Children have extended periods of mixed-age group play, and opportunities for tuakana/teina learning. They sustain their interest in play and move freely between indoor and outdoor learning spaces.

The curriculum and learning programmes align with Te Whāriki, the early childhood curriculum, and Gagana Samoa. Children's language, culture and identity is celebrated and strongly enacted within the centre's routines and curriculum. The bilingual teaching team value children's conversations and build their Samoan vocabulary.

Teachers have a good understanding of planning, assessment and evaluation. Children's learning stories are written in Samoan and provide a useful record of their participation, development and progress in the programme. Teachers now need to increase their focus on children's individual strengths and dispositions in programme planning and assessment.

Teachers are attentive and responsive to the needs and preferences of children aged under two years. Children experience respectful, nurturing care from teachers in a well-resourced environment that encourages their exploration.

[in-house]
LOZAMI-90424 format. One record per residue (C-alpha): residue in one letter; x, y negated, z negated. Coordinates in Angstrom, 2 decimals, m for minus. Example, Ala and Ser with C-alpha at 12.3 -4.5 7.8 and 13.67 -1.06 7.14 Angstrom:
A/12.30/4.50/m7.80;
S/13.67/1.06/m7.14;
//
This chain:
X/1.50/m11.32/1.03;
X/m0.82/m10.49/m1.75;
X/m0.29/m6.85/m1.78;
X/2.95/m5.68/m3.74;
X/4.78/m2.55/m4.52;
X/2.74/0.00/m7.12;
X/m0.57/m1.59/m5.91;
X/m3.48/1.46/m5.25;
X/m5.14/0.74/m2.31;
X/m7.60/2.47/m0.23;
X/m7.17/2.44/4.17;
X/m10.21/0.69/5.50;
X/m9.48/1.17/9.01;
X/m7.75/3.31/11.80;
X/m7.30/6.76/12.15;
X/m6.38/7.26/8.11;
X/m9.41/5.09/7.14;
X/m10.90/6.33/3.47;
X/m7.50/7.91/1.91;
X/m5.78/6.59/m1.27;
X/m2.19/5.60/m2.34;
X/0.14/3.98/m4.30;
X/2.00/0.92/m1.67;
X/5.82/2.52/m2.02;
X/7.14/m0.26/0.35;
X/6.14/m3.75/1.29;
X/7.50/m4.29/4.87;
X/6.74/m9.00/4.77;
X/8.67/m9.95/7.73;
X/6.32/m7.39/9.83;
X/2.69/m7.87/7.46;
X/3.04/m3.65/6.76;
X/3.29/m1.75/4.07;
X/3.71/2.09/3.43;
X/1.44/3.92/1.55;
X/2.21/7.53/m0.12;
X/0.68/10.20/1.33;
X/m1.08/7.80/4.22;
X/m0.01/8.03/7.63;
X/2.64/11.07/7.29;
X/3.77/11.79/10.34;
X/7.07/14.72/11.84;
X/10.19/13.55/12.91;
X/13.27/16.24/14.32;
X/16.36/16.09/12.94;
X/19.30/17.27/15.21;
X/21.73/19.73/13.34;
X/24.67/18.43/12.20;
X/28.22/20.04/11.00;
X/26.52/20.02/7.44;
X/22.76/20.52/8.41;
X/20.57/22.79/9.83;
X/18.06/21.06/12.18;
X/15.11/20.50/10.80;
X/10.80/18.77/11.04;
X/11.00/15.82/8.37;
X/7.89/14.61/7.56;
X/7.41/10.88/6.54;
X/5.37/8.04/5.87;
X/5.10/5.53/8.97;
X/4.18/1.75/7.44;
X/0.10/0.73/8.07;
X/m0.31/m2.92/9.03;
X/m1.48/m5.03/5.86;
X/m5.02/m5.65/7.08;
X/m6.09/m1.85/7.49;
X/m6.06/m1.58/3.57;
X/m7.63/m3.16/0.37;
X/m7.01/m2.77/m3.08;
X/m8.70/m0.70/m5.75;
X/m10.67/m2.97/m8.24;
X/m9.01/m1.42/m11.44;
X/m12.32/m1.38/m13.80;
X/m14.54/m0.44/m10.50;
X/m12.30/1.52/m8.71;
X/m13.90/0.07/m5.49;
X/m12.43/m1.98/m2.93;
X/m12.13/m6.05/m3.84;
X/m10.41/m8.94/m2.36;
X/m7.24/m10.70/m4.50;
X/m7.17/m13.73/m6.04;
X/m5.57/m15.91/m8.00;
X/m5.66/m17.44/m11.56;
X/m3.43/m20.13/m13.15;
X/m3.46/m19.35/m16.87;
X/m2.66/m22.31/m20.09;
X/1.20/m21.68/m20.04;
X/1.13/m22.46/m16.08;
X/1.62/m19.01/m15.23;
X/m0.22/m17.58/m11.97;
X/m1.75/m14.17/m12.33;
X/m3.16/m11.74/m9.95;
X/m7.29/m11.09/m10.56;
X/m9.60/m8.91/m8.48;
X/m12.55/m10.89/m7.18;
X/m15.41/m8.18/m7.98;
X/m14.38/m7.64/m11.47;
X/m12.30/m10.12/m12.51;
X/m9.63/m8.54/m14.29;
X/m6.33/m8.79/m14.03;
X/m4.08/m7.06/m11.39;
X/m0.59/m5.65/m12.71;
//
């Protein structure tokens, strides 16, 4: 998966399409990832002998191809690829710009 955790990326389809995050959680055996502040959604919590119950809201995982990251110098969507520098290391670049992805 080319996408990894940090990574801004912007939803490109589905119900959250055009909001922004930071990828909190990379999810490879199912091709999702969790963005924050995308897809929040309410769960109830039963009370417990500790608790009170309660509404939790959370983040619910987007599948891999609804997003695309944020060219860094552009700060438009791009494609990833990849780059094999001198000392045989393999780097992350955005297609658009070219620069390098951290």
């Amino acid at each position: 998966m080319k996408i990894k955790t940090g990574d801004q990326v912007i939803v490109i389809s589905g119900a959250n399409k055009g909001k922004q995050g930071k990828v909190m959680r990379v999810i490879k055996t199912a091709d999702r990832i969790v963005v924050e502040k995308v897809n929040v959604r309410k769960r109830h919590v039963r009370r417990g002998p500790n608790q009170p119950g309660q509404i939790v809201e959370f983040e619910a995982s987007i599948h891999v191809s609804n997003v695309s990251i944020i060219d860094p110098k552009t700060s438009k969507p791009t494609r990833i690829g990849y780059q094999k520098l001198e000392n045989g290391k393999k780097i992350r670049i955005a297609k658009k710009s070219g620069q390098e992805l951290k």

Children's transitions into the centre and onto school are well managed. Many children transition into bilingual classrooms at two local schools.

The centre is very welcoming to parents. Leaders and teachers value strong relationships with parents. Learning partnerships are culturally responsive. Regular talanoa allows teachers to discuss and share children's learning programmes.

The teaching team is led very well by the centre manager. Strong professional relationships and collaboration are evident. The management committee continues to place priority on supporting staff to gain additional teaching qualifications and providing teachers with professional learning opportunities to enhance learning outcomes for children.